The dilemmas of lone motherhood: key issues for feminist economics

Albelda, Randy; Himmelweit, Susan and Humphries, Jane (2004). The dilemmas of lone motherhood: key issues for feminist economics. Feminist Economics, 10(2) pp. 1–7.

DOI: https://doi.org/10.1080/1354570042000217694

Abstract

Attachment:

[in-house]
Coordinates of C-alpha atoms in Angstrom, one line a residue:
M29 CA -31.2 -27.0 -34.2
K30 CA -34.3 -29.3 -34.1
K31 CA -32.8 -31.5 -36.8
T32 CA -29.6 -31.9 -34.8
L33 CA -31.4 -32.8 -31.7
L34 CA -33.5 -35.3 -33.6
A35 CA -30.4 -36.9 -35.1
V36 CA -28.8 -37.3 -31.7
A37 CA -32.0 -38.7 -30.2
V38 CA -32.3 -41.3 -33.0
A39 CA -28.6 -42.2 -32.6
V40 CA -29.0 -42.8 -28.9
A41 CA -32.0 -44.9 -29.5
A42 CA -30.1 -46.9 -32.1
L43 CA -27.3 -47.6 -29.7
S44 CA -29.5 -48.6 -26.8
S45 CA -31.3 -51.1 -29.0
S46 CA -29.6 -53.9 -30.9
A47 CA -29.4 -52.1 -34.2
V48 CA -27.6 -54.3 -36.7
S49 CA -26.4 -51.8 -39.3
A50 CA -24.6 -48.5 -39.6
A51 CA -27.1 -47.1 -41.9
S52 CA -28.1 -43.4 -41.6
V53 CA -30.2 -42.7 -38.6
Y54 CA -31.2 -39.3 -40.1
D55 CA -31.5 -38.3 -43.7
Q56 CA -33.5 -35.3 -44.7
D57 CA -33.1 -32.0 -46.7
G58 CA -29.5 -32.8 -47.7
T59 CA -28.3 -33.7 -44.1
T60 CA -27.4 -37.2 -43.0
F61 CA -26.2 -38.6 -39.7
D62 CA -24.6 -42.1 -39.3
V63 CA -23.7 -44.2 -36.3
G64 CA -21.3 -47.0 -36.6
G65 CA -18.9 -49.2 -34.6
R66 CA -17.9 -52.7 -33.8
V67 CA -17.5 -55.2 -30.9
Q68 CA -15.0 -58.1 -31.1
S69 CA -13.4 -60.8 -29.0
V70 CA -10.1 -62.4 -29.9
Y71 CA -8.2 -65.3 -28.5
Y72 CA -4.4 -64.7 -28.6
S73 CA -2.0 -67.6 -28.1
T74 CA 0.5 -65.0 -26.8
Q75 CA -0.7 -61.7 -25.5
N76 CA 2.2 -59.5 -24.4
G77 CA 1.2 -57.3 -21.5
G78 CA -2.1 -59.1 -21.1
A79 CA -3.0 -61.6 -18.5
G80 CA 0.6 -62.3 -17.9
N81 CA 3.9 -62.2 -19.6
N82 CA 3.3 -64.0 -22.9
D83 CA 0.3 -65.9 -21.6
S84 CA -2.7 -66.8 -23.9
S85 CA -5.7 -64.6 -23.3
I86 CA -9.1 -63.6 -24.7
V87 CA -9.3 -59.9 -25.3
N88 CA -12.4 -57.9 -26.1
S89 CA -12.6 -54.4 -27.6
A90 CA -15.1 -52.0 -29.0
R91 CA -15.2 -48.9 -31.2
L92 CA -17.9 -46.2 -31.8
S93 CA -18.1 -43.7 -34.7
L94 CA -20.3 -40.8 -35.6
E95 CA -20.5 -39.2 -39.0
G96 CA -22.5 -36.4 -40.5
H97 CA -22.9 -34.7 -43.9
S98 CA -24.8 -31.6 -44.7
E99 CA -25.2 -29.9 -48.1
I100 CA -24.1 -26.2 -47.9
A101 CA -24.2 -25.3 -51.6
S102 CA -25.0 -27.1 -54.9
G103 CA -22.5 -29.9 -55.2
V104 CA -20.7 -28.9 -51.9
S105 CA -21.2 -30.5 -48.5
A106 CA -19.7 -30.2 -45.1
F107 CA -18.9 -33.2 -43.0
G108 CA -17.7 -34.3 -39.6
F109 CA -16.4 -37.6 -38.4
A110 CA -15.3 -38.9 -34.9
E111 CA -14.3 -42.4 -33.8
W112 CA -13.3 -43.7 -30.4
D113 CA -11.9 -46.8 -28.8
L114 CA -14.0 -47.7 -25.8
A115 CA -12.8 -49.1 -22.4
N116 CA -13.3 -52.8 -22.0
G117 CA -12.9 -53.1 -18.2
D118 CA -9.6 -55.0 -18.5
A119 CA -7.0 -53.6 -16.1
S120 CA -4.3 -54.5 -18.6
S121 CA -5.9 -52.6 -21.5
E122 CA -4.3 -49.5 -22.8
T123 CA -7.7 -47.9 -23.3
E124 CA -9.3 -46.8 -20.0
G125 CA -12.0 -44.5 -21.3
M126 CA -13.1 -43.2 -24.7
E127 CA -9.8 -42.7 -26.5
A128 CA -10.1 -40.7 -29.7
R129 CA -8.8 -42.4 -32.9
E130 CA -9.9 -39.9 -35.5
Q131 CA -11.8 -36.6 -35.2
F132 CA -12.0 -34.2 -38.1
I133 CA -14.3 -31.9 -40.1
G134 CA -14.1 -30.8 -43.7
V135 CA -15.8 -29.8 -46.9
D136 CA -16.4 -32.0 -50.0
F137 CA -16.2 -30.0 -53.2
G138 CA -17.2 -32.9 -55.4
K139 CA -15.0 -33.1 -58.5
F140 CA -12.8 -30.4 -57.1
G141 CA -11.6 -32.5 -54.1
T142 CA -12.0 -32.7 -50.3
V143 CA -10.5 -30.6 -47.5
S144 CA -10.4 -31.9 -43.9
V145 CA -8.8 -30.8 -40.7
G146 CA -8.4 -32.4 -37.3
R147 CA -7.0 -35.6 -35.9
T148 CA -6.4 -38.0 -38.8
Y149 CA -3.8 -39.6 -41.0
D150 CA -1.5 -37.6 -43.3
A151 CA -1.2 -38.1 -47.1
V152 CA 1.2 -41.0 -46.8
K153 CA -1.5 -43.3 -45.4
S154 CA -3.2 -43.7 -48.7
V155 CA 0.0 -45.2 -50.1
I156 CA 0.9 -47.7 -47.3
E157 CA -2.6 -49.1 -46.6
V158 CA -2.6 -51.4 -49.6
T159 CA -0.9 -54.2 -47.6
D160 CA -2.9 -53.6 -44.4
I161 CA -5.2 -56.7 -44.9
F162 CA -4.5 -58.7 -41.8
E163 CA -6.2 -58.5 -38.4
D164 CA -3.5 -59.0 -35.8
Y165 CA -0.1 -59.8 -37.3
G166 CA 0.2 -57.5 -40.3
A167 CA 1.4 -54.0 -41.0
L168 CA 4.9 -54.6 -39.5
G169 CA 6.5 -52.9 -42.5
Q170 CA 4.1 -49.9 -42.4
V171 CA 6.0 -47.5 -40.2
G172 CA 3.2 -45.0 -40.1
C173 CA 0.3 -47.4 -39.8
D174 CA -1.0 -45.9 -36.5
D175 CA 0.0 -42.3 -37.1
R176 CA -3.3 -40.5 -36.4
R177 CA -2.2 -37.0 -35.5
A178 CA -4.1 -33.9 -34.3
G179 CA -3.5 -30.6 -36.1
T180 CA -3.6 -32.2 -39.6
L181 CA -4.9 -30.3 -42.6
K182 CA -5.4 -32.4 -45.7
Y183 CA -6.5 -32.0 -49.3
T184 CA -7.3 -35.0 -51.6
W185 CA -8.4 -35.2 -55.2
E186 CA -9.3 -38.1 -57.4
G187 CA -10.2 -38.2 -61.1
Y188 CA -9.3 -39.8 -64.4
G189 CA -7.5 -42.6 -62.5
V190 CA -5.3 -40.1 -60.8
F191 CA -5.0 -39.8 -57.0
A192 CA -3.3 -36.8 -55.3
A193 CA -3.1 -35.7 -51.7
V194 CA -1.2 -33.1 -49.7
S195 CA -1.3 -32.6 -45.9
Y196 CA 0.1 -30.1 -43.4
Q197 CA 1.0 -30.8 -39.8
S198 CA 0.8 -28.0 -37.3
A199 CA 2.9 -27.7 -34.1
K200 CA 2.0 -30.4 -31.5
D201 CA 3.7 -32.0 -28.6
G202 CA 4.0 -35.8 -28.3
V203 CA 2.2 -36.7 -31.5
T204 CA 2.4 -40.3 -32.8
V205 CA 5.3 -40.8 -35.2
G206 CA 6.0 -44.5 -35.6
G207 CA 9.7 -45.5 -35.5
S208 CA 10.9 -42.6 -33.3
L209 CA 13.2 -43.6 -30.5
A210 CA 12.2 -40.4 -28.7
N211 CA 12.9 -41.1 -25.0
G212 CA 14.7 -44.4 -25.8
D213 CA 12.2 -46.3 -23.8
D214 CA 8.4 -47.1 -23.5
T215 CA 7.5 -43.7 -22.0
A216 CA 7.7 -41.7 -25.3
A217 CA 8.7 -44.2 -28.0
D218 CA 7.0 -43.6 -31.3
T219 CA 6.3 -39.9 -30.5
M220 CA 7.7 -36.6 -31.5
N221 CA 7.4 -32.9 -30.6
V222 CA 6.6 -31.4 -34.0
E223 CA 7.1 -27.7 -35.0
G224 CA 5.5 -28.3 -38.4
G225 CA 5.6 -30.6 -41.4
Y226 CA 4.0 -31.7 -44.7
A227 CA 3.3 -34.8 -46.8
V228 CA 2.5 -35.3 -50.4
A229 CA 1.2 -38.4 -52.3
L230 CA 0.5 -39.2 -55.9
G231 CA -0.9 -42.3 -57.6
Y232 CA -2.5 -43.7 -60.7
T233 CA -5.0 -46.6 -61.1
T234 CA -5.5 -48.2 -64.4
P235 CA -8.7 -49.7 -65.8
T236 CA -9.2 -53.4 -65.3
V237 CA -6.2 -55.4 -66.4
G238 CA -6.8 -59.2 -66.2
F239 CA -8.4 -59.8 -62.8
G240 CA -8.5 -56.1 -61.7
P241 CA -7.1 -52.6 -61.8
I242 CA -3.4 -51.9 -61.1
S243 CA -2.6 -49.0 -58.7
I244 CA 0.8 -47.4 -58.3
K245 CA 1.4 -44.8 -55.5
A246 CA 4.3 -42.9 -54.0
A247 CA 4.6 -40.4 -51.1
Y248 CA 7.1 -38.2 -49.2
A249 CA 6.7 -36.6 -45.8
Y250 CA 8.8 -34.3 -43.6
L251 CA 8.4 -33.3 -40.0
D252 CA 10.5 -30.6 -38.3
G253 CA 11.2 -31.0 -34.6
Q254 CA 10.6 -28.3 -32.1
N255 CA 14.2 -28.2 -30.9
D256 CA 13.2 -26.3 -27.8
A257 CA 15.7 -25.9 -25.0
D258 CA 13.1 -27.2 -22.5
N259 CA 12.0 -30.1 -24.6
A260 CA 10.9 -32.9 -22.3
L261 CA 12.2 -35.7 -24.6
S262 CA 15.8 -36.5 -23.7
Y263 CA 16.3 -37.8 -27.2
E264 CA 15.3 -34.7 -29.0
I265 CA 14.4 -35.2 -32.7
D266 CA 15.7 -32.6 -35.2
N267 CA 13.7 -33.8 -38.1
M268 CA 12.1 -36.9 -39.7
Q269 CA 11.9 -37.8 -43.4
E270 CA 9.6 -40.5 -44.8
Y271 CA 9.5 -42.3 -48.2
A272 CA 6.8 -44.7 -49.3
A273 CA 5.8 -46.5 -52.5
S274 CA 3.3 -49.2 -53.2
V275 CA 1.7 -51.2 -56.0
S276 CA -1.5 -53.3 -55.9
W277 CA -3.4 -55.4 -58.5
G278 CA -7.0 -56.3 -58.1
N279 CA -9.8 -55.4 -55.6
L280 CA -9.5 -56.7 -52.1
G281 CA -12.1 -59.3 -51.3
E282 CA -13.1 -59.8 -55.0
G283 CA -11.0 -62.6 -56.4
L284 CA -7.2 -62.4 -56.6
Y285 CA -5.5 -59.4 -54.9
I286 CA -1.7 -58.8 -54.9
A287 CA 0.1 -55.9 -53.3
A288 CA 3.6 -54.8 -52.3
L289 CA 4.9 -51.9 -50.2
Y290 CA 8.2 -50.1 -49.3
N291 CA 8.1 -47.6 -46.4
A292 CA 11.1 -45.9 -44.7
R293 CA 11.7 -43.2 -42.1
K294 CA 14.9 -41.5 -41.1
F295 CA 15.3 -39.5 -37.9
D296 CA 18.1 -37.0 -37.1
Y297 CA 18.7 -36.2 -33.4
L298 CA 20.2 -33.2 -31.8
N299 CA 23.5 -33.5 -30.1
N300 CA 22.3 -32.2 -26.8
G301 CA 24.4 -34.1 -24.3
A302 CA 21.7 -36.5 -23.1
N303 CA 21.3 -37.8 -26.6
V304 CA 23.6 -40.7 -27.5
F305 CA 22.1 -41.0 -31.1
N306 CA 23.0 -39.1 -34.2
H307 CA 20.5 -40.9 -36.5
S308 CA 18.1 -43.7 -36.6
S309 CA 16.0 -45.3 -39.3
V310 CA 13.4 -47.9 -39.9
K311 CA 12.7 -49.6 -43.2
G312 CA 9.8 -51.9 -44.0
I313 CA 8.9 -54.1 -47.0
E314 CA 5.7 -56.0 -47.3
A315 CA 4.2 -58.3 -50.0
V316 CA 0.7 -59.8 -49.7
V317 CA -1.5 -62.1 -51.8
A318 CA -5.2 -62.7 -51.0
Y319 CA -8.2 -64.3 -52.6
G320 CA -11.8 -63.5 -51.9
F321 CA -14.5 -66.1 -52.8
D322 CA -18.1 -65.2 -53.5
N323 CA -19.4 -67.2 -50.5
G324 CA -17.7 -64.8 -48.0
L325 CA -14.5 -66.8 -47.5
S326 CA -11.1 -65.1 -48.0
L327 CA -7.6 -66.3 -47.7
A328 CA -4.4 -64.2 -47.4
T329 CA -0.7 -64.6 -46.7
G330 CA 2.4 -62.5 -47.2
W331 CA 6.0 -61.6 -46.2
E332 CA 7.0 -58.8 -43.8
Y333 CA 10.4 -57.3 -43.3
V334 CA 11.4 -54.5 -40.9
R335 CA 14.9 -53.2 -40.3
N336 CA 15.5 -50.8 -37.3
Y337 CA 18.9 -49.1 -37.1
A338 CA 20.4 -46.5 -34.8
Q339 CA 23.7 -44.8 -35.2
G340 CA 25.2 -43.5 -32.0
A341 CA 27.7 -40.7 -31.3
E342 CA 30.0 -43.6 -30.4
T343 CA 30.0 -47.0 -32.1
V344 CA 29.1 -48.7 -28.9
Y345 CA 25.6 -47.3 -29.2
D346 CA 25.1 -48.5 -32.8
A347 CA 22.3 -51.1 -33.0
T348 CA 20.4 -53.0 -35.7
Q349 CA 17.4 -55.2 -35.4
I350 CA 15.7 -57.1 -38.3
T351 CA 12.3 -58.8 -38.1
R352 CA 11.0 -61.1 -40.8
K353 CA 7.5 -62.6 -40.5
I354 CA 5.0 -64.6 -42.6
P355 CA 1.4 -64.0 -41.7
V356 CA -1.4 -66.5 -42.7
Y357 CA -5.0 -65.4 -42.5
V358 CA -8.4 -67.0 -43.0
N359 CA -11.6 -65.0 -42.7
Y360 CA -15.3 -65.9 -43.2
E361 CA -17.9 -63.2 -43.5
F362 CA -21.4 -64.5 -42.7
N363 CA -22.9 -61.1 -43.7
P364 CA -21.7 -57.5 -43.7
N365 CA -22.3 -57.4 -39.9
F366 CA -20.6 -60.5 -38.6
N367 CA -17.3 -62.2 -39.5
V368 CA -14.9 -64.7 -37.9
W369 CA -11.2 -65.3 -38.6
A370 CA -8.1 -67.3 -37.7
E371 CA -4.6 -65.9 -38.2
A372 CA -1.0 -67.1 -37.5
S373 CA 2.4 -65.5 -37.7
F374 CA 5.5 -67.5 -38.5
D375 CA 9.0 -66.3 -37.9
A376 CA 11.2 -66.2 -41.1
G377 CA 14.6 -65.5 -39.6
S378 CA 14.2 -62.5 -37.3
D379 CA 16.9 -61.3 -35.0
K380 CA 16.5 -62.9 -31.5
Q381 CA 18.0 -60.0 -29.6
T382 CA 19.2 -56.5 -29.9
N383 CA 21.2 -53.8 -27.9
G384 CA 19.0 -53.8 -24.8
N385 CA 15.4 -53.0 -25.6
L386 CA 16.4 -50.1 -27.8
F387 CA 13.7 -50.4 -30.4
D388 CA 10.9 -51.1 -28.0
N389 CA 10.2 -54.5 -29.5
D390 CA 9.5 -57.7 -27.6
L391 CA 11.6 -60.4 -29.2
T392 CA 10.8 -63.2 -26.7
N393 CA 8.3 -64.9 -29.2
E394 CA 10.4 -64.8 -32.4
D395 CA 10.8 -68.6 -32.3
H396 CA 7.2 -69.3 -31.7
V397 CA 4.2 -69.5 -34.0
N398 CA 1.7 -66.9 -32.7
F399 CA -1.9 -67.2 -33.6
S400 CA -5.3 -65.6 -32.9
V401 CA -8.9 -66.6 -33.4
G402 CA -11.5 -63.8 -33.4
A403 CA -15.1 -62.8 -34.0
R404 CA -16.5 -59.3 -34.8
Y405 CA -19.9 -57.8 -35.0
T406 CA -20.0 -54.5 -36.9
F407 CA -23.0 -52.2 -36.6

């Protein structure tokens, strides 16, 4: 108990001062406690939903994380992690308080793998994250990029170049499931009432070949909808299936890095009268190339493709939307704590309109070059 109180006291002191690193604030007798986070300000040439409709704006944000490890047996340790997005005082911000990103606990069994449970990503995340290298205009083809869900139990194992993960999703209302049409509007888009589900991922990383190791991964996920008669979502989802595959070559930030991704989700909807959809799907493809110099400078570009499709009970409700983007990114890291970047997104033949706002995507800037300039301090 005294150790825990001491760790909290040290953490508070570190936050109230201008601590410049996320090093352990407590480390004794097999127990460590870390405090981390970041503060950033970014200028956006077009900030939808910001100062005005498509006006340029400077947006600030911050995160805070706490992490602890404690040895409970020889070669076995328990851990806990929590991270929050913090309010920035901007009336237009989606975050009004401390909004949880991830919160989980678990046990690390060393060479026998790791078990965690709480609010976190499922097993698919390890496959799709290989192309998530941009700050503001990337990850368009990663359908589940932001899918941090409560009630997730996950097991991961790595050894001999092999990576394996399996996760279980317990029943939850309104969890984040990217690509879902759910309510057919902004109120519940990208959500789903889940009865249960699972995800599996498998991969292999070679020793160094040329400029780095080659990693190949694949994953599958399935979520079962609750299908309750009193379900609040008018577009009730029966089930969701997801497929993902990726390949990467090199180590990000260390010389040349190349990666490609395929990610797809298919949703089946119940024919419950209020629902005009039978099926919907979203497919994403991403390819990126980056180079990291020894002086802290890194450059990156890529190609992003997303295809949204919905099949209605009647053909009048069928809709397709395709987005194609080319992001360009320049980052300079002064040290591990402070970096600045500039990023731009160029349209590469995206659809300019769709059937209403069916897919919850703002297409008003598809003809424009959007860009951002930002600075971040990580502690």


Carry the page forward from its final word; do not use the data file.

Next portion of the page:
The acute dilemmas facing lone mothers in raising their children and earning a living form a common theme across the articles in this special issue of Feminist Economics on Lone Mothers. Like other parents, lone mothers face difficult decisions in allocating their time to caregiving and income generation, but in their families there is only one adult to do both. Further, that one adult is a woman, who will generally earn less than a man, compounding the difficulties. Lone mothers must rely on a range of support mechanisms (fathers, other family members, employers, and government policy) to manage; they can therefore rarely be economically independent. Policies that are ideologically reluctant to support unmarried mothers in their caregiving may divide unmarried mothers from other lone mothers, and lone mothers from other poor parents. Nevertheless, most lone mothers find creative strategies to manage that are as varied as lone mothers themselves.

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